The 6th U.S. Circuit Court of Appeals sent claims to a jury that a former employee of Hewlett-Packard (HP) was fired because of age discrimination and in retaliation for complaints about age discrimination.
The plaintiff was 54 years old when he was hired by HP to develop training programs for its salespeople. In his first five years with HP, his performance reviews were positive and his managers noted his work “exceeded expectations” and “significantly exceeded expectations.”
The plaintiff’s experience changed when his position was transferred to a different group within HP. At this point, the plaintiff was 60 years old and the oldest person reporting to his new manager. The plaintiff immediately experienced a challenging relationship with the new manager. Notably, the evidence suggested:
- After six years of positive performance reviews and an unbroken streak of 30 percent performance bonuses, the new manager gave the plaintiff an 8 percent performance bonus and no raise.
- The manager never offered the plaintiff any job responsibilities other than allowing him to continue in a supporting role in his new group.
- The plaintiff and the manager met regarding a performance review, and the plaintiff told the manager it was his belief that the poor rating was motivated by age discrimination.
- The manager announced that the plaintiff had “old skills” in connection with a tech issue the plaintiff had with a laptop presentation in a group meeting. The manager also sarcastically referred to the plaintiff as “young man” several times during that meeting.
- The manager reportedly asked the plaintiff, “Why are you still here?” in a meeting.
On at least 10 occasions the manager allegedly asked the plaintiff “When are you going to retire?” The plaintiff complained to human resources. In his next performance review, the plaintiff’s performance was rated as “stalled”—the second-worst rating that existed at HP.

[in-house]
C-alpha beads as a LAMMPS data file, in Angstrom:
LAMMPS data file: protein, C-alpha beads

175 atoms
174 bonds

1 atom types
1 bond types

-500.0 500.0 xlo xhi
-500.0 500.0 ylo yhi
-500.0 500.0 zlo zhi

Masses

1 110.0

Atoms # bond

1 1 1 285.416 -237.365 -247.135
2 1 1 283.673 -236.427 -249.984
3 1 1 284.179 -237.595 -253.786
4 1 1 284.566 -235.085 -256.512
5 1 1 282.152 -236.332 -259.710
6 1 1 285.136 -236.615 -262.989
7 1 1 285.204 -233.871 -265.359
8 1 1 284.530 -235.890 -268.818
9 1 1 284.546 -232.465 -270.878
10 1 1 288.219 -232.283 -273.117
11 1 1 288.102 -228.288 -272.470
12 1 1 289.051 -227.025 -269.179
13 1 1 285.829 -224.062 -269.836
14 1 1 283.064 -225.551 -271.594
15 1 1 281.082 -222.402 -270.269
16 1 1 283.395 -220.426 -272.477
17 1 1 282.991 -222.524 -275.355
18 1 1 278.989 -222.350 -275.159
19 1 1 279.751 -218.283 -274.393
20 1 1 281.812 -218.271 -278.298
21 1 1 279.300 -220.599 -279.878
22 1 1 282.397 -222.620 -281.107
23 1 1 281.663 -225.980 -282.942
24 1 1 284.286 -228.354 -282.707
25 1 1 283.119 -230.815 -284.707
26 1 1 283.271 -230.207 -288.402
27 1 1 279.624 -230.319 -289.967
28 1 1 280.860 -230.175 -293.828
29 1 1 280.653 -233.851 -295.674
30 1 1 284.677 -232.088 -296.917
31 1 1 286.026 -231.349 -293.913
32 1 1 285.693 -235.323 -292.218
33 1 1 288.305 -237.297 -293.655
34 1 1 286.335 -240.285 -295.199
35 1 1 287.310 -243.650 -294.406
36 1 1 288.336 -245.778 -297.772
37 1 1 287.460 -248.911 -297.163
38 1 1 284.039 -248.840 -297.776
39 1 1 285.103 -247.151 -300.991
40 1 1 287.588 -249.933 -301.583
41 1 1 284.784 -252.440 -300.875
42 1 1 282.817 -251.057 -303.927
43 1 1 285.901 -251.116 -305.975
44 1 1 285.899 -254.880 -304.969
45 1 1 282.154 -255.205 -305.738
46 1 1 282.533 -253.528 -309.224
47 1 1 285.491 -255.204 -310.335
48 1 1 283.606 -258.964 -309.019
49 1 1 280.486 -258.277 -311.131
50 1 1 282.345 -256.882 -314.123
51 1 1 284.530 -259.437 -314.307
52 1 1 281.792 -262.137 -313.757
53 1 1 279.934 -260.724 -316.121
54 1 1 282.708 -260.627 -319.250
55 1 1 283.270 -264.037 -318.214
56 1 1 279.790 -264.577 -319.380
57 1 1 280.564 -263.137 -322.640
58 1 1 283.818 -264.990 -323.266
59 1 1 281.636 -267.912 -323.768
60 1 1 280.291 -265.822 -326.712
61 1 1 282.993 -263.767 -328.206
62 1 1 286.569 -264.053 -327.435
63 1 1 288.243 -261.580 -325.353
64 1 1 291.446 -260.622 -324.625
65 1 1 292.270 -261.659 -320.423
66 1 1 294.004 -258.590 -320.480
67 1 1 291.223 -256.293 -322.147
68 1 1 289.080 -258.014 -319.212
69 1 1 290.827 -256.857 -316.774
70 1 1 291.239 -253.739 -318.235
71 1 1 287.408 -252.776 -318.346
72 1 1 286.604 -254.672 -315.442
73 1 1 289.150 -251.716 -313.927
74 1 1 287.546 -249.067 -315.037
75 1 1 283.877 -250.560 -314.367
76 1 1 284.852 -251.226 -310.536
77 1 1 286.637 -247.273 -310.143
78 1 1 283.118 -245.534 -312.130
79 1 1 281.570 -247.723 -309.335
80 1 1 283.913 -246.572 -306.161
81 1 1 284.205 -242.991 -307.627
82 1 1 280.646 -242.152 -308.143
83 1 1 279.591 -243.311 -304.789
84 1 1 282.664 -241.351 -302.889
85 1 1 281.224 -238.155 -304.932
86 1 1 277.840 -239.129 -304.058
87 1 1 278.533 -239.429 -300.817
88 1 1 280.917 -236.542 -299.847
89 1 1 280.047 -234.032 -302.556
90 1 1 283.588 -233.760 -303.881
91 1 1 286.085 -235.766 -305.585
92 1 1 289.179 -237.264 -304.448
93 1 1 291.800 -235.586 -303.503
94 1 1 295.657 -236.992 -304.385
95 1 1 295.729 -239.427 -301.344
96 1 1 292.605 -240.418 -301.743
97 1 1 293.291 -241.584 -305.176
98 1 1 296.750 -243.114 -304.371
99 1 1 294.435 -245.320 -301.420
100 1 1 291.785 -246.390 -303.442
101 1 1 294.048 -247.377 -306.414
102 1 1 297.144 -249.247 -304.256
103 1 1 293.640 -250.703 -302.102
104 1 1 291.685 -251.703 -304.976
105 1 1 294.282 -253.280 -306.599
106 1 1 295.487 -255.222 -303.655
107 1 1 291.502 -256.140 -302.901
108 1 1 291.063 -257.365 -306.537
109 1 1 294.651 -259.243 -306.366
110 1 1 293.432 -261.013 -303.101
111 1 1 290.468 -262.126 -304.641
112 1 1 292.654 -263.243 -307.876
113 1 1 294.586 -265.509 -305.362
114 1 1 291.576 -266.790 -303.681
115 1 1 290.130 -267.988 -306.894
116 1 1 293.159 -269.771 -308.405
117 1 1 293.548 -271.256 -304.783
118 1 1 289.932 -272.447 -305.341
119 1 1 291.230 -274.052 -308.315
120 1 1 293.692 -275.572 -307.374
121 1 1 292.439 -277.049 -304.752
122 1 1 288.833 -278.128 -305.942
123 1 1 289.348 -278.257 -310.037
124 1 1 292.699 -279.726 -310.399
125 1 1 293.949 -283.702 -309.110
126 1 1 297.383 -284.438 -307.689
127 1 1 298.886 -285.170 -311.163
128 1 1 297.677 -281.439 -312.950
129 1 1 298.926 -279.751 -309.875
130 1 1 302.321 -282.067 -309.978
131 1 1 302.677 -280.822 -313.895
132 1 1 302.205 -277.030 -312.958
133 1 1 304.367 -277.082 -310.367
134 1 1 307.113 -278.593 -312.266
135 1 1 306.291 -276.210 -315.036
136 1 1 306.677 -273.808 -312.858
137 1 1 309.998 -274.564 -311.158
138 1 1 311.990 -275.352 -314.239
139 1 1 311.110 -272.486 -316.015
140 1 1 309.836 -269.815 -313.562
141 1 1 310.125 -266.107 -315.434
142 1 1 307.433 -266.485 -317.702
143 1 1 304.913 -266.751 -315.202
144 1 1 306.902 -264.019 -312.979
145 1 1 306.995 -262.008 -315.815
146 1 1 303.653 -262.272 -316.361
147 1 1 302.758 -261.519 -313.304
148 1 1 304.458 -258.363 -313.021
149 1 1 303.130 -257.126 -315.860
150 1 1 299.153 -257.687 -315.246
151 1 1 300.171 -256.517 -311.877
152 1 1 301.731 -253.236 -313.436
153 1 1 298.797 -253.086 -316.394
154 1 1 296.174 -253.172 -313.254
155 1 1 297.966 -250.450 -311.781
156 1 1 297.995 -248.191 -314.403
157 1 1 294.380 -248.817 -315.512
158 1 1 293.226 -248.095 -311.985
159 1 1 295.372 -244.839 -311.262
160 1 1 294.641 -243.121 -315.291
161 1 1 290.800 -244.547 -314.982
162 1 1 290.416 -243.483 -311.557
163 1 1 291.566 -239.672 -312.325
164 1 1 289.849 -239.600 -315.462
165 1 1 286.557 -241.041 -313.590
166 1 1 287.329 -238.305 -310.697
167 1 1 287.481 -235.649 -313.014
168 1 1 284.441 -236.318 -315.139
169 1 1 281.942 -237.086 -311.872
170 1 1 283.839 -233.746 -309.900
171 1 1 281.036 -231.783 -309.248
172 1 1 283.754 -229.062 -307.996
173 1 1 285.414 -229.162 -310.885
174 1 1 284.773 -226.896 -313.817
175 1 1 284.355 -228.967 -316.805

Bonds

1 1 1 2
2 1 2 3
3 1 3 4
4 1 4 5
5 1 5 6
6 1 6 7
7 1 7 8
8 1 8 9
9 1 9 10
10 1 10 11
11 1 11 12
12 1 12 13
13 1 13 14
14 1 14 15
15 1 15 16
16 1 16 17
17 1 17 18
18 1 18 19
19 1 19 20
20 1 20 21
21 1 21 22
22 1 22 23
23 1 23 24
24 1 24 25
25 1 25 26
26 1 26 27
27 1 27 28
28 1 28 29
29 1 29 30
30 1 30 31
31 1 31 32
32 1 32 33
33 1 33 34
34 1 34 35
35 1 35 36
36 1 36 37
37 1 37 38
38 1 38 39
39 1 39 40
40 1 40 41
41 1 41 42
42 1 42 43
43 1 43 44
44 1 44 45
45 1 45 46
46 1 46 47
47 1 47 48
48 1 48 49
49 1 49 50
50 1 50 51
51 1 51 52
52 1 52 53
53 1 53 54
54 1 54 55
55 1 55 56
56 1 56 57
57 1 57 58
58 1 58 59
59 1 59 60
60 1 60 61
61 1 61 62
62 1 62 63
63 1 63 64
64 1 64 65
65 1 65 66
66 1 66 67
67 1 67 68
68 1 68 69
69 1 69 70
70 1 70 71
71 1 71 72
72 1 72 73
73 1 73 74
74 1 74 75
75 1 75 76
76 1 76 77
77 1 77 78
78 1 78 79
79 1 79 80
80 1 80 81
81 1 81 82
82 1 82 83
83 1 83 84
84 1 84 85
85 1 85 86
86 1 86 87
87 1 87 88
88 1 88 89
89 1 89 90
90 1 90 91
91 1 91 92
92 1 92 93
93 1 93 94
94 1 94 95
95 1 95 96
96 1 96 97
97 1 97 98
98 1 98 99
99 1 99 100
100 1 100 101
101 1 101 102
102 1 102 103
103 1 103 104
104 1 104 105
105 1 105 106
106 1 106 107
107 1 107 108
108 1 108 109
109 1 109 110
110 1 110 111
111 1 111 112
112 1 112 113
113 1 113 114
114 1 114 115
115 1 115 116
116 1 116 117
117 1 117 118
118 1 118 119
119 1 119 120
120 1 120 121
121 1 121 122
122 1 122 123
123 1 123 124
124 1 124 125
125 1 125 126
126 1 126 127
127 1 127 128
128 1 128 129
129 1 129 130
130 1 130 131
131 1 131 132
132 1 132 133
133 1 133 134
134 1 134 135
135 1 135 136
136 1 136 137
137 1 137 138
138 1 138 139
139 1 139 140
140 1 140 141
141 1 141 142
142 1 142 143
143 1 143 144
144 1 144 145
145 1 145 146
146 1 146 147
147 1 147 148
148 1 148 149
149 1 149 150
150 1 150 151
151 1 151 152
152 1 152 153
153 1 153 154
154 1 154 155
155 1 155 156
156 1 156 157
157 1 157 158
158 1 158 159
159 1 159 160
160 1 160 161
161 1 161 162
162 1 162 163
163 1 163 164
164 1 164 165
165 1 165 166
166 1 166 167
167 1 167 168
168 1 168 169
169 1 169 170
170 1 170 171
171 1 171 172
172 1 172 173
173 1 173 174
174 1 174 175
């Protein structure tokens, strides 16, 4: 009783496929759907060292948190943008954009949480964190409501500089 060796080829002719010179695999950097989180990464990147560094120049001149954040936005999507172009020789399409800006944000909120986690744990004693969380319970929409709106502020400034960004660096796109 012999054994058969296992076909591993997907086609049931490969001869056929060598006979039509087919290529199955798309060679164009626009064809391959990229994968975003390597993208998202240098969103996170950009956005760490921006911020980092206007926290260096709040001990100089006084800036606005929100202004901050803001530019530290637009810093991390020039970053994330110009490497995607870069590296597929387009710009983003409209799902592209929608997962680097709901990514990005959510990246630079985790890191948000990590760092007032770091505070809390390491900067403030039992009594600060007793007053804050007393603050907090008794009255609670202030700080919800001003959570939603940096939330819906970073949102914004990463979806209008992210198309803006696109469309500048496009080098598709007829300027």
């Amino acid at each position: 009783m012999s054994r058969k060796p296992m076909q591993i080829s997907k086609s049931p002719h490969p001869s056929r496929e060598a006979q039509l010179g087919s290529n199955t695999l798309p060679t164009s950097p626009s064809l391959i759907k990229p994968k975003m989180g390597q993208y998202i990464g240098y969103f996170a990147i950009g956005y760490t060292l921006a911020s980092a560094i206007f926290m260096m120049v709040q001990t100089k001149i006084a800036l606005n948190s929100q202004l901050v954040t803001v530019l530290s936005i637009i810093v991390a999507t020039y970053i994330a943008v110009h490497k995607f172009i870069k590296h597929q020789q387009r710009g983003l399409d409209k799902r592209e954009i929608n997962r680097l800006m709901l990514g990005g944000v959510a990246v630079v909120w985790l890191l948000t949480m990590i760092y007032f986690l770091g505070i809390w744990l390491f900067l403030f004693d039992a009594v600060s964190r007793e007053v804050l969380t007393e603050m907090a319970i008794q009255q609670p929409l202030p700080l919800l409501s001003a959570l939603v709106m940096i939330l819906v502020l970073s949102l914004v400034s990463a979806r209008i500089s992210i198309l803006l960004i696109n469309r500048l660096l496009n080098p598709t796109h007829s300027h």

Ultimately, the manager’s team was broken up due to HP downsizing and the plaintiff was reassigned to a vice president, while others were laid off. Thereafter, the manager sent the vice president a PowerPoint presentation that indicated the plaintiff’s future was “not clear.” Soon thereafter, the vice president told the plaintiff that he would be fired.
The plaintiff sued HP for age discrimination and retaliation.
In order for the plaintiff to meet the requirements of an age discrimination claim, he must show that his age had a determinative influence on the outcome of the employer’s decision-making process. This requirement could be shown by either a direct case, for example, the employer admitting to discrimination, or through indirect evidence, which would allow a jury to infer that unlawful discrimination occurred.
The plaintiff’s lawsuit rested on indirect evidence, which legally triggers a three-part analysis. First, the employee must put forth evidence that, on its face, illustrates the alleged discrimination. Second, the employer is then required to identify a legitimate, nondiscriminatory reason for the adverse employment occurrence(s). If the employer does so, the plaintiff must prove the employer’s offered reason was a mere pretext for the discrimination.
The appeals court found that the plaintiff easily satisfied an allegation of discrimination on its face. In response, HP indicated that the plaintiff was terminated because his responsibilities could be handled by others.
In analyzing the third factor—whether HP’s asserted reason was a pretext—the appeals court emphasized the rule that an employer is liable for discrimination or retaliation that a supervisor initiates, even if that supervisor is not the individual who ultimately takes the adverse action against the employee.
Ultimately, the court decided there was enough evidence in this case to allow a jury to find that the manager was the relevant decision-maker in the plaintiff’s termination and that the manager’s acts were the cause of the termination. The same analysis also supported the court’s conclusion that a jury could find that the plaintiff’s age “had a determinative influence on the outcome” of HP’s decision-making process and that he was retaliated against for his claims that his performance was motivated by his age.
Sloat v. Hewlett-Packard Enter. Co., 6th Cir., No. 20-6169 (Nov. 17, 2021).
Professional Pointer: This decision demonstrates how inquiries from an employer about an employee’s retirement can be evidence of age discrimination, particularly when these inquiries are introduced after several years of positive reviews. It is important for employers to be mindful in how they discuss retirement or other age-related comments that a court could find demonstrate age discrimination.
Preston P. Heck II is an attorney with Shawe Rosenthal LLP, the Worklaw® Network member firm in Baltimore.